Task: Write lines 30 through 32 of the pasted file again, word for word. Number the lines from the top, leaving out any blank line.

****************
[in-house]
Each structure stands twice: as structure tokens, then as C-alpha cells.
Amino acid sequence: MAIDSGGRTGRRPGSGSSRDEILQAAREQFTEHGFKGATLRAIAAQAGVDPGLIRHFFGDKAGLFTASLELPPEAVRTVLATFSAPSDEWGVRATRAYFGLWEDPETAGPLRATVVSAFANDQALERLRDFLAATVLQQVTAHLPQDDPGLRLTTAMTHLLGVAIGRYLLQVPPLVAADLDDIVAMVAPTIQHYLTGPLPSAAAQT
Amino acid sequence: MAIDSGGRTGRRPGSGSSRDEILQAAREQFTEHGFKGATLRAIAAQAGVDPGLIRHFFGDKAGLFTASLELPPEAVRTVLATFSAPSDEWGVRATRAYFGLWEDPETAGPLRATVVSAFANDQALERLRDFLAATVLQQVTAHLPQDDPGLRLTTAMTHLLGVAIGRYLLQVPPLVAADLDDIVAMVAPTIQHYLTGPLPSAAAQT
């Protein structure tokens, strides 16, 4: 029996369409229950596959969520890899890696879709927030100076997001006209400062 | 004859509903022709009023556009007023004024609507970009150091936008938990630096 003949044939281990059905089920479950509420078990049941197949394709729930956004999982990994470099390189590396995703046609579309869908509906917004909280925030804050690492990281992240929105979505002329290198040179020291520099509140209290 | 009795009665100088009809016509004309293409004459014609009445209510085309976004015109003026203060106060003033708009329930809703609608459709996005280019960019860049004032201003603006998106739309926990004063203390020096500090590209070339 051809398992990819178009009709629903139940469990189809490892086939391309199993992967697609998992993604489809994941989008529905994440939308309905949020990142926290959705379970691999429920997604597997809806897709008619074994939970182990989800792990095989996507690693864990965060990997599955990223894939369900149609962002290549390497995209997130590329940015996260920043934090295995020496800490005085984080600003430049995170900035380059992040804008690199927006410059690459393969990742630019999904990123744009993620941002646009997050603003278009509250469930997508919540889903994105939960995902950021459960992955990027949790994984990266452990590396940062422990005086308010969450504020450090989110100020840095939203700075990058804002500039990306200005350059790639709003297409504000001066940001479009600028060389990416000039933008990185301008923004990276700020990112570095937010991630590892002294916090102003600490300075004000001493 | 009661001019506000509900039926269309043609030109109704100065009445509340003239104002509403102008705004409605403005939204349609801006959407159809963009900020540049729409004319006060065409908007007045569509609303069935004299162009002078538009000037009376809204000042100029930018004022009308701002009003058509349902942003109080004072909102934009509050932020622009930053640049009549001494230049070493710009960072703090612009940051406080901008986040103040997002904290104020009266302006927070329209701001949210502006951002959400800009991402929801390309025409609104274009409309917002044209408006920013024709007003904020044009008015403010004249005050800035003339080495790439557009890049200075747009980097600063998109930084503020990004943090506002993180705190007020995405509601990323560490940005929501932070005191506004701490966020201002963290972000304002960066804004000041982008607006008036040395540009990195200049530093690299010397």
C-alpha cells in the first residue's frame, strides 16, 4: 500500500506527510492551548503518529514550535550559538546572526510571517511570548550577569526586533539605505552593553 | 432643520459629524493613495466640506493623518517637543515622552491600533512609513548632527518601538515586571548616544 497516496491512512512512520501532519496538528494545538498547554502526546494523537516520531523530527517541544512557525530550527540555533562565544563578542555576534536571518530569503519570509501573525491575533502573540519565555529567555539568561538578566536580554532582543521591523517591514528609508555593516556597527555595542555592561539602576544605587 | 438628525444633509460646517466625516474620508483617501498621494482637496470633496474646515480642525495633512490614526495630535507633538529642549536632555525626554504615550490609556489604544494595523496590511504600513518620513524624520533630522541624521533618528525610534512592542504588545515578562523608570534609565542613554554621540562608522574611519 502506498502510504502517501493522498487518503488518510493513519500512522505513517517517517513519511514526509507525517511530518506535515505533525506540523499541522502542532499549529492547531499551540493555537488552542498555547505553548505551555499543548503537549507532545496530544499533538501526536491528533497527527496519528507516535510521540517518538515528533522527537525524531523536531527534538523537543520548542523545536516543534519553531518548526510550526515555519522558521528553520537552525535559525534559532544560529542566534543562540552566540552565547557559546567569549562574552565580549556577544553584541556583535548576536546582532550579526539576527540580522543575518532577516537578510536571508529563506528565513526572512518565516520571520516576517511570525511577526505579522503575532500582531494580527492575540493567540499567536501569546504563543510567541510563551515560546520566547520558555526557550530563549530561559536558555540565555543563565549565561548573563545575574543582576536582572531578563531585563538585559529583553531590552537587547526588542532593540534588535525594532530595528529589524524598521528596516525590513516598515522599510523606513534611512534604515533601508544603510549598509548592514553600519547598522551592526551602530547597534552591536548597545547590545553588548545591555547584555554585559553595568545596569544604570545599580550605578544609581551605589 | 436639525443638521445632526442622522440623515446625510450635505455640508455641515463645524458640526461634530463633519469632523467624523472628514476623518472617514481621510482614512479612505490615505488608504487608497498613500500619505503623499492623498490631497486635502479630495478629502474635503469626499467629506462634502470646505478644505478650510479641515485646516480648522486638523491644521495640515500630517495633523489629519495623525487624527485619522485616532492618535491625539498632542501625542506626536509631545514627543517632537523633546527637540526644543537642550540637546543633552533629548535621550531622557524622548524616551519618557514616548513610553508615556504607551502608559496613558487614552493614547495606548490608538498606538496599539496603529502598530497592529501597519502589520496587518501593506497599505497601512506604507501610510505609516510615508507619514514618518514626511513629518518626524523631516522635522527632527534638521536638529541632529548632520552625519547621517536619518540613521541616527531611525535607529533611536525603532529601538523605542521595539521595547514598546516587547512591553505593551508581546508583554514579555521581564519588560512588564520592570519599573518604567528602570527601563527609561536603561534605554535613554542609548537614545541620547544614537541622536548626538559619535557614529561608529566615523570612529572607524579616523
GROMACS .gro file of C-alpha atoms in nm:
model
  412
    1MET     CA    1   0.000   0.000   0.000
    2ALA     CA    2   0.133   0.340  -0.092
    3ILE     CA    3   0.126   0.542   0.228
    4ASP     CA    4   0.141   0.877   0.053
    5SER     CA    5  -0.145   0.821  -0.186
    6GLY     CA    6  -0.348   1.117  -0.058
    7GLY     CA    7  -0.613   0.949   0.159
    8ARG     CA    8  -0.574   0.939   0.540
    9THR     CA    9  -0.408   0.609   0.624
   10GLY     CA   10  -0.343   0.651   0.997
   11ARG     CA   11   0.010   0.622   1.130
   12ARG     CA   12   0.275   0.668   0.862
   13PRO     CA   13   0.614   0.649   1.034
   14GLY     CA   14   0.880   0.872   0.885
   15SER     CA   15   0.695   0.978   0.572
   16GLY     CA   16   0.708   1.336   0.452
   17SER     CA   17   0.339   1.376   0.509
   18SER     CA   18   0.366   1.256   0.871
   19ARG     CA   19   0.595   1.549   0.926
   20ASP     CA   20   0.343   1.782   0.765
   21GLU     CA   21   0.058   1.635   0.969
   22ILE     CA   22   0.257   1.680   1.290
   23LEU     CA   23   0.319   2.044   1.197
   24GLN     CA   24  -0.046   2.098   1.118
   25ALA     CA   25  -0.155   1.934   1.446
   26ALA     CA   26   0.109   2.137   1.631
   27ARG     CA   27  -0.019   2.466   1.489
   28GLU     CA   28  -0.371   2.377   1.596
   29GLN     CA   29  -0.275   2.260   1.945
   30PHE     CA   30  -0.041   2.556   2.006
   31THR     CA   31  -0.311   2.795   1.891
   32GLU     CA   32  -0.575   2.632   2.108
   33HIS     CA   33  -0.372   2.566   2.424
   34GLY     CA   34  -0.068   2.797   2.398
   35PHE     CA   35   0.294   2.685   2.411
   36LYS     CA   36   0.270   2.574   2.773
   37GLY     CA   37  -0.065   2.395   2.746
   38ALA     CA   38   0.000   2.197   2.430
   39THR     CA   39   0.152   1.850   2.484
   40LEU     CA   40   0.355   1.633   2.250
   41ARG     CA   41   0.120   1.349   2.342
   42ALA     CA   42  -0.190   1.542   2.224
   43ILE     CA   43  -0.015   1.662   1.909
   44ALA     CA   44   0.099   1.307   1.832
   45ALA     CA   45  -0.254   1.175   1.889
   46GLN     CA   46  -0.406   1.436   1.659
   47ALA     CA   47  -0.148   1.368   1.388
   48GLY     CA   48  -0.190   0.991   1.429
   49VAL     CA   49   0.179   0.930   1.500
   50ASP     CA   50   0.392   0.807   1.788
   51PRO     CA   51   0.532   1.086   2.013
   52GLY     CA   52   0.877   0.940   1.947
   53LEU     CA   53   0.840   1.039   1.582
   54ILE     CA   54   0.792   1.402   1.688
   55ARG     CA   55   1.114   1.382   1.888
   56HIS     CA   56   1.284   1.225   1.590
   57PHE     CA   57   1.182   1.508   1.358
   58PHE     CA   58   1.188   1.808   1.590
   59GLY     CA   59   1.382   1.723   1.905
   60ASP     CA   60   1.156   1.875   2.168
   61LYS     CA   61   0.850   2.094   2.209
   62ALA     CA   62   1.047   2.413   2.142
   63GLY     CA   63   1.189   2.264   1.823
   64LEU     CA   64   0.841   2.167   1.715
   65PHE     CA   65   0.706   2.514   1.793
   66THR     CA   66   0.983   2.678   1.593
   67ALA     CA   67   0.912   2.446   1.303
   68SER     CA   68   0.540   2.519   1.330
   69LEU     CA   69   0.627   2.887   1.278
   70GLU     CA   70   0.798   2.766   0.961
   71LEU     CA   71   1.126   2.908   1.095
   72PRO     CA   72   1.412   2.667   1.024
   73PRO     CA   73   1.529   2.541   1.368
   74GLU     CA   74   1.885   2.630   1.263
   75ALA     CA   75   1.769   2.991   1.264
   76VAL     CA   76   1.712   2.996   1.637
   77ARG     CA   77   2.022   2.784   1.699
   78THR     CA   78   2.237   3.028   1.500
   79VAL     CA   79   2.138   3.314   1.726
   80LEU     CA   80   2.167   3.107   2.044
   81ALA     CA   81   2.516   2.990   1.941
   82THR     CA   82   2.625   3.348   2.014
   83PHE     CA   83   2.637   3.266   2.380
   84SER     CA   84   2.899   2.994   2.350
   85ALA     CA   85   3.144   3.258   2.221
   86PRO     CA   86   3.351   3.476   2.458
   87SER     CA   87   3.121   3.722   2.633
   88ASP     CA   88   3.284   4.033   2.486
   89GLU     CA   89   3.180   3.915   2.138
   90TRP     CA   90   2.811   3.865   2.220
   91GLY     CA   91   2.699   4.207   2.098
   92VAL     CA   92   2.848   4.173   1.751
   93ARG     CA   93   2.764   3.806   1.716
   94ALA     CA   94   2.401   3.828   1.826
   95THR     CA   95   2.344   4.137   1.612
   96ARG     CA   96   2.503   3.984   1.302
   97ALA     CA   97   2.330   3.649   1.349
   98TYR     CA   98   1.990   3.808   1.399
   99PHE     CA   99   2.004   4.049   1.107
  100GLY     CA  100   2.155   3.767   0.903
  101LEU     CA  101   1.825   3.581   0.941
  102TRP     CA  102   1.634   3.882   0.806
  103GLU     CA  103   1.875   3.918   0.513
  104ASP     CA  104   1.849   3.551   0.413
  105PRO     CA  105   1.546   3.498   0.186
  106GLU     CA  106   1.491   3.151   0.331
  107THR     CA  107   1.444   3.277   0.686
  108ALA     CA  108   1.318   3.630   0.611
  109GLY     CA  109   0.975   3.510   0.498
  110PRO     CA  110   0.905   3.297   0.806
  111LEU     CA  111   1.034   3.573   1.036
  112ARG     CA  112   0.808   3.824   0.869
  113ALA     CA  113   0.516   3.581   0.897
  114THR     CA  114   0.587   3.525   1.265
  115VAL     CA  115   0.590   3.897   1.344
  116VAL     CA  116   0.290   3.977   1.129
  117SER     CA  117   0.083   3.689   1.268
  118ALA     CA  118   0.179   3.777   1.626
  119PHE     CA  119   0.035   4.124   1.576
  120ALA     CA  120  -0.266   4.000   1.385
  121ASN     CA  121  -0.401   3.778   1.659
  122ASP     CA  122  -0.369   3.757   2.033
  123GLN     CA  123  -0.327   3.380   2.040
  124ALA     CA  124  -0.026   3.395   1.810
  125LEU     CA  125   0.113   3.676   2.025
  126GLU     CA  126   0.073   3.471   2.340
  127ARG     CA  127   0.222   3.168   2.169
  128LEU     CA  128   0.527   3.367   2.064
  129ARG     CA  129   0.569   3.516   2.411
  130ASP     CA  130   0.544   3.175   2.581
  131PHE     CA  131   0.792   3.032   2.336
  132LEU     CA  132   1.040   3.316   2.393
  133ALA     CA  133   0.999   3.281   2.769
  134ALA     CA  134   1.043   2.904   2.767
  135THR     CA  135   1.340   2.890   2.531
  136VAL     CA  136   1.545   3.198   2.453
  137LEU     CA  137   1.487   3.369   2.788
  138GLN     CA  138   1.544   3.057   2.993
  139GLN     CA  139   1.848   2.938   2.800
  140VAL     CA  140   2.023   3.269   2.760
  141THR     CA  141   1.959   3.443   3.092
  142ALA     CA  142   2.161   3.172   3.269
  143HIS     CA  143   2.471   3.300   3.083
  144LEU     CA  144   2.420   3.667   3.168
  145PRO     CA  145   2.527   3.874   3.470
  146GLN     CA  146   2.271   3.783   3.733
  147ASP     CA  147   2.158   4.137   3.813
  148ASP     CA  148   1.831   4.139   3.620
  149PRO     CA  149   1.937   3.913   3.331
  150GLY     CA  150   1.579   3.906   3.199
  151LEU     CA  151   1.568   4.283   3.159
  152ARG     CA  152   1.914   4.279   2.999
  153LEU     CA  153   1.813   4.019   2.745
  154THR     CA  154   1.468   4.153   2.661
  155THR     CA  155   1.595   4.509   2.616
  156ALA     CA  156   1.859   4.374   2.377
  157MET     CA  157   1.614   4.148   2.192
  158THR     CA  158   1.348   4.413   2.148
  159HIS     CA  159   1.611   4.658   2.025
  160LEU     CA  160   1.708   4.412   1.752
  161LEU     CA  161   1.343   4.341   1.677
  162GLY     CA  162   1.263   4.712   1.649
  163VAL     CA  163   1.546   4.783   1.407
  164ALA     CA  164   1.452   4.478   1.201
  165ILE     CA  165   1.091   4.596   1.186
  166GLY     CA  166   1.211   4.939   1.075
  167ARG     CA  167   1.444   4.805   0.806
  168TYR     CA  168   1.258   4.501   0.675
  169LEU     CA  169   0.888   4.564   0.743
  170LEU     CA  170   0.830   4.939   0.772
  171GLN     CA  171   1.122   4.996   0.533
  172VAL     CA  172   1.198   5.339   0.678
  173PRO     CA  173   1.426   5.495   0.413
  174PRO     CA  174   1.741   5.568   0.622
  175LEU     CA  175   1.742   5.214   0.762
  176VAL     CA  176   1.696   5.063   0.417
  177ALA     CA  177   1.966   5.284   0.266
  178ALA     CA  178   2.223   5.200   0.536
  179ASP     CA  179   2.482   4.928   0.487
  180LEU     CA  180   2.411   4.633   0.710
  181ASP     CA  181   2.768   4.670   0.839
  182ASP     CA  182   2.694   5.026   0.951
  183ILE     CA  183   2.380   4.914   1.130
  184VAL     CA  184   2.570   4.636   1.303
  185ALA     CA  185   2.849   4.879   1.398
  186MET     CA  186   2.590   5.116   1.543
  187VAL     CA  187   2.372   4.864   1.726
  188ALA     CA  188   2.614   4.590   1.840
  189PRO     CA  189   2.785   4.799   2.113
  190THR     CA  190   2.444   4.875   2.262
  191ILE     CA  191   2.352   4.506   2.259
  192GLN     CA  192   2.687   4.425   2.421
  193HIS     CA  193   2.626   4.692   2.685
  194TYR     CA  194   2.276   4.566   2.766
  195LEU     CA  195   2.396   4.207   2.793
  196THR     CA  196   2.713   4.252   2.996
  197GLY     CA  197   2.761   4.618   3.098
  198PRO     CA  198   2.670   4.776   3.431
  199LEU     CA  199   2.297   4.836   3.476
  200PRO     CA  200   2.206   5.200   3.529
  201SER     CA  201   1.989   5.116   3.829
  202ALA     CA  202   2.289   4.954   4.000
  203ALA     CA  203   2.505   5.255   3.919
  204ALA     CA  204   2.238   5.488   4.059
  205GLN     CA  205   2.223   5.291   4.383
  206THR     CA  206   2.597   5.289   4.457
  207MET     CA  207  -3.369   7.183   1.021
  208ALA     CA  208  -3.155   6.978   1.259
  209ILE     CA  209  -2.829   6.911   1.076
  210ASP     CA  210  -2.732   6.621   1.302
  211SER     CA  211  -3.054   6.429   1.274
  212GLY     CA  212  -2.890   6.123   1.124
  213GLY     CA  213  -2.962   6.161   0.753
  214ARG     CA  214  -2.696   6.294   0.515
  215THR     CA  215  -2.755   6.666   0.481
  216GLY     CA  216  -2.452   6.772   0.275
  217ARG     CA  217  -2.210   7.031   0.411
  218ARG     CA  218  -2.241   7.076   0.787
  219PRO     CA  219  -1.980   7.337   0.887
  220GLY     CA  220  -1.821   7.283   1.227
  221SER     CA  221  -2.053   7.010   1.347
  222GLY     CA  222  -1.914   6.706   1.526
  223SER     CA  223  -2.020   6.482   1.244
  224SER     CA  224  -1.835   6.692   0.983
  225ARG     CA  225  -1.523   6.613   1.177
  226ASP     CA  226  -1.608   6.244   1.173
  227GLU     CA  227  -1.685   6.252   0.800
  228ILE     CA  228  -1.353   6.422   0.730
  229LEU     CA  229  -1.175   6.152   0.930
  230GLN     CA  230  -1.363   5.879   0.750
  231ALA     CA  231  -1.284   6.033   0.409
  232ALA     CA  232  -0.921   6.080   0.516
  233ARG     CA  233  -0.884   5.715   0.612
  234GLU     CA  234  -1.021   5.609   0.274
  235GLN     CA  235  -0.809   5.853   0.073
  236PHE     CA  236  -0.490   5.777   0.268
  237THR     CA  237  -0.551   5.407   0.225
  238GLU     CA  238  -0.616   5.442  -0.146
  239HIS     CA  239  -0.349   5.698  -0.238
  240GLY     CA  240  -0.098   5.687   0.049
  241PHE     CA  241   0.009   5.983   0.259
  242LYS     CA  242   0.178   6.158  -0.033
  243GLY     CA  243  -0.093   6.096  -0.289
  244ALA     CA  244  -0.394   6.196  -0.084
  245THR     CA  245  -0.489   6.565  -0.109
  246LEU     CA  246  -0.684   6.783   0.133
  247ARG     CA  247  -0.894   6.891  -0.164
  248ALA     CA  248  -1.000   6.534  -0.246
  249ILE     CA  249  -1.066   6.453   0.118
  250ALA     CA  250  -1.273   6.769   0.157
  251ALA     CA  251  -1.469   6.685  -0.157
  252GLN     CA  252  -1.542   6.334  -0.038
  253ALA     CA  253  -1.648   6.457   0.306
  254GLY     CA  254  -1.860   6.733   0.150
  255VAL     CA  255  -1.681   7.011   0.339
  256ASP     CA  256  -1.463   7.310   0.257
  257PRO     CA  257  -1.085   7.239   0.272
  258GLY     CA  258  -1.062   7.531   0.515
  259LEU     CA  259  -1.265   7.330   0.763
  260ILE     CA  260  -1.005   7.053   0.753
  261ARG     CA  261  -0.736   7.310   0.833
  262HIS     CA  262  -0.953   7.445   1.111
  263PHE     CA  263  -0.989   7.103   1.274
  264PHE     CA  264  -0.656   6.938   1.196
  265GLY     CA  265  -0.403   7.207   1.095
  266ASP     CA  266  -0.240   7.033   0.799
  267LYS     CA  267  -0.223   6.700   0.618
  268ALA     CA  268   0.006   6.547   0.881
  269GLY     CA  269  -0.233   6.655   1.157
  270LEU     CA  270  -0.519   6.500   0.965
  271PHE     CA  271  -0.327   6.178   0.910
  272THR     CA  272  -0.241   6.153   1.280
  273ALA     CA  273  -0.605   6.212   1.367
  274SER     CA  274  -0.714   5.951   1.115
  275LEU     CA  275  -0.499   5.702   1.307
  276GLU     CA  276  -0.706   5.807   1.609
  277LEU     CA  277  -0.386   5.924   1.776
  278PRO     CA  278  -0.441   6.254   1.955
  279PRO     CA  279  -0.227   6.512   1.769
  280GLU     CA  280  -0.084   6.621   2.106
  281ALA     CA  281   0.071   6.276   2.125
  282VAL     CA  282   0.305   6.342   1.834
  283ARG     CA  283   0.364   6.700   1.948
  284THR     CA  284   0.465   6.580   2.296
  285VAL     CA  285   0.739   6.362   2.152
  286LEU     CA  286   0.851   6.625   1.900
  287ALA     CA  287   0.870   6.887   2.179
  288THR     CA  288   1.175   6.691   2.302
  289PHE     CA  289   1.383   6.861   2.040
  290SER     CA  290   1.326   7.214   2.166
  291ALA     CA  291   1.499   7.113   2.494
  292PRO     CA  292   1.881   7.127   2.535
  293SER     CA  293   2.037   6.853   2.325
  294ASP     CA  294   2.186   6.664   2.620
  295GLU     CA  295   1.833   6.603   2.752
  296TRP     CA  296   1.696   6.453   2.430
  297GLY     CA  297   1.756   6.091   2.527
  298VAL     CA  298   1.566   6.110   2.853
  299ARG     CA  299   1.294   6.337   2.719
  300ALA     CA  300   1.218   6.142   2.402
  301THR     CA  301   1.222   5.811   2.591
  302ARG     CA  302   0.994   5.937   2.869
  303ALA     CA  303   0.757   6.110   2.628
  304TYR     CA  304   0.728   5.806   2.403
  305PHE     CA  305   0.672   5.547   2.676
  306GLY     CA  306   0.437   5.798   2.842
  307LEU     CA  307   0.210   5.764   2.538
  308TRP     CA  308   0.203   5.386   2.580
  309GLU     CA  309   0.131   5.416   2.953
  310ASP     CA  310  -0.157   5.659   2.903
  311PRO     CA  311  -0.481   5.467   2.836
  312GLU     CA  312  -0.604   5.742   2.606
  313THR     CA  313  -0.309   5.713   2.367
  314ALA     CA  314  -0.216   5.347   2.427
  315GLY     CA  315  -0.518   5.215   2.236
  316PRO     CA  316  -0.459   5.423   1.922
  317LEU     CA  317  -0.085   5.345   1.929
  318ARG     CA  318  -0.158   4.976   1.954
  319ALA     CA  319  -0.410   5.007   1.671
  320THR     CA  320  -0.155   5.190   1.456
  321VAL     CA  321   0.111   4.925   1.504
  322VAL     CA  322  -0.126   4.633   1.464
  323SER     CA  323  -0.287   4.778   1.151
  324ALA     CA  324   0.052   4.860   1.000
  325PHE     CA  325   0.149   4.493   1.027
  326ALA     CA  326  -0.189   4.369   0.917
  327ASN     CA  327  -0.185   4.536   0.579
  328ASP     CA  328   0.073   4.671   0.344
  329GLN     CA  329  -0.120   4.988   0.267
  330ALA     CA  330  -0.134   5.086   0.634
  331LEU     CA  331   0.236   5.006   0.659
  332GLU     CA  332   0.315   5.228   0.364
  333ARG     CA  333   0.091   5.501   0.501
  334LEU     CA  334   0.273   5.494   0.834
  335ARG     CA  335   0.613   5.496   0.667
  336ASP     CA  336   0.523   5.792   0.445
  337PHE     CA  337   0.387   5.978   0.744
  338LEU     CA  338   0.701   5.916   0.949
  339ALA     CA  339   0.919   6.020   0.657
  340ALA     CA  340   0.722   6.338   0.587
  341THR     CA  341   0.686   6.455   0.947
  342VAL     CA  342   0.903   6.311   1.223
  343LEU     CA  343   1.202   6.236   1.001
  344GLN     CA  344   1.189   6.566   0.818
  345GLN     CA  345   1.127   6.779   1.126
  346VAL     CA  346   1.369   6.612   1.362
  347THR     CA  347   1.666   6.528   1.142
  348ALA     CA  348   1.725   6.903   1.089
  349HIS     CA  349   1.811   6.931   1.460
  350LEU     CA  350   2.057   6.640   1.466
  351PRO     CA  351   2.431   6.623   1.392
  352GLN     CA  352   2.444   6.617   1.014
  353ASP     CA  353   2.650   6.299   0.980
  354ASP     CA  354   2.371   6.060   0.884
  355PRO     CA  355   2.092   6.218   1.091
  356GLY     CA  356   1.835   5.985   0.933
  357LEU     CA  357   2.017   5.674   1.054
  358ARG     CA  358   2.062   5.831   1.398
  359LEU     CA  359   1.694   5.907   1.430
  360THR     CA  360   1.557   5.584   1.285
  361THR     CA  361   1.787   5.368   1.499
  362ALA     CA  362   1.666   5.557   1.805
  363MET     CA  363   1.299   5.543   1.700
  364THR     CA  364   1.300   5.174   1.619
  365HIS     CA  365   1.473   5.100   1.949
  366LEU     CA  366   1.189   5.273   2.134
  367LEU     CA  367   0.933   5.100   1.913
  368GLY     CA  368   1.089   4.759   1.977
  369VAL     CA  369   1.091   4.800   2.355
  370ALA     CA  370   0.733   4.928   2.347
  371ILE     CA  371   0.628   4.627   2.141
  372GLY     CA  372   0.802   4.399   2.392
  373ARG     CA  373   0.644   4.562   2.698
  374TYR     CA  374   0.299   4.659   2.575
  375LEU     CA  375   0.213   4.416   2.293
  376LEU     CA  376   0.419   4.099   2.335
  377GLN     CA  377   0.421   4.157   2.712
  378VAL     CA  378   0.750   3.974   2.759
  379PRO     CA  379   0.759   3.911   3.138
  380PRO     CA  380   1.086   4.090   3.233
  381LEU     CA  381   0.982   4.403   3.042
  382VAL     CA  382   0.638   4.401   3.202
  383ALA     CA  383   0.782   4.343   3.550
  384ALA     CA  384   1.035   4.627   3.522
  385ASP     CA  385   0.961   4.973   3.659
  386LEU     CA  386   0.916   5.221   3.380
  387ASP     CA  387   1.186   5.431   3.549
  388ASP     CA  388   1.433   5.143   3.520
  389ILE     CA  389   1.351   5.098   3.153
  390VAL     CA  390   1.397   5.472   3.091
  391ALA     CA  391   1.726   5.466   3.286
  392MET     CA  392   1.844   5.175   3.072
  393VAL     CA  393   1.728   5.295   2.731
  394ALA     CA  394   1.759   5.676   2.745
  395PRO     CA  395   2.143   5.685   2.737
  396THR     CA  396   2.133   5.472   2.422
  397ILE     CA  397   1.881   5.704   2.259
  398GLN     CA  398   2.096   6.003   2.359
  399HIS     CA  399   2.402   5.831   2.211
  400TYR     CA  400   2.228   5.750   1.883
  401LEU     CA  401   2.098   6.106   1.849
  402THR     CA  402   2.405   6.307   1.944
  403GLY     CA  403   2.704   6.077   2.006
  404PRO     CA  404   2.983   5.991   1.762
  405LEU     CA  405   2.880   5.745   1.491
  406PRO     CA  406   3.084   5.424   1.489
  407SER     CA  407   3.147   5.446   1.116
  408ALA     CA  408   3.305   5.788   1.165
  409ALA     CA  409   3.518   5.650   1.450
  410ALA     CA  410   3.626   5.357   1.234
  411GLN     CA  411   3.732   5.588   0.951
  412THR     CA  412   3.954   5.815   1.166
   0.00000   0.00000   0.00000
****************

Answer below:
   21GLU     CA   21   0.058   1.635   0.969
   22ILE     CA   22   0.257   1.680   1.290
   23LEU     CA   23   0.319   2.044   1.197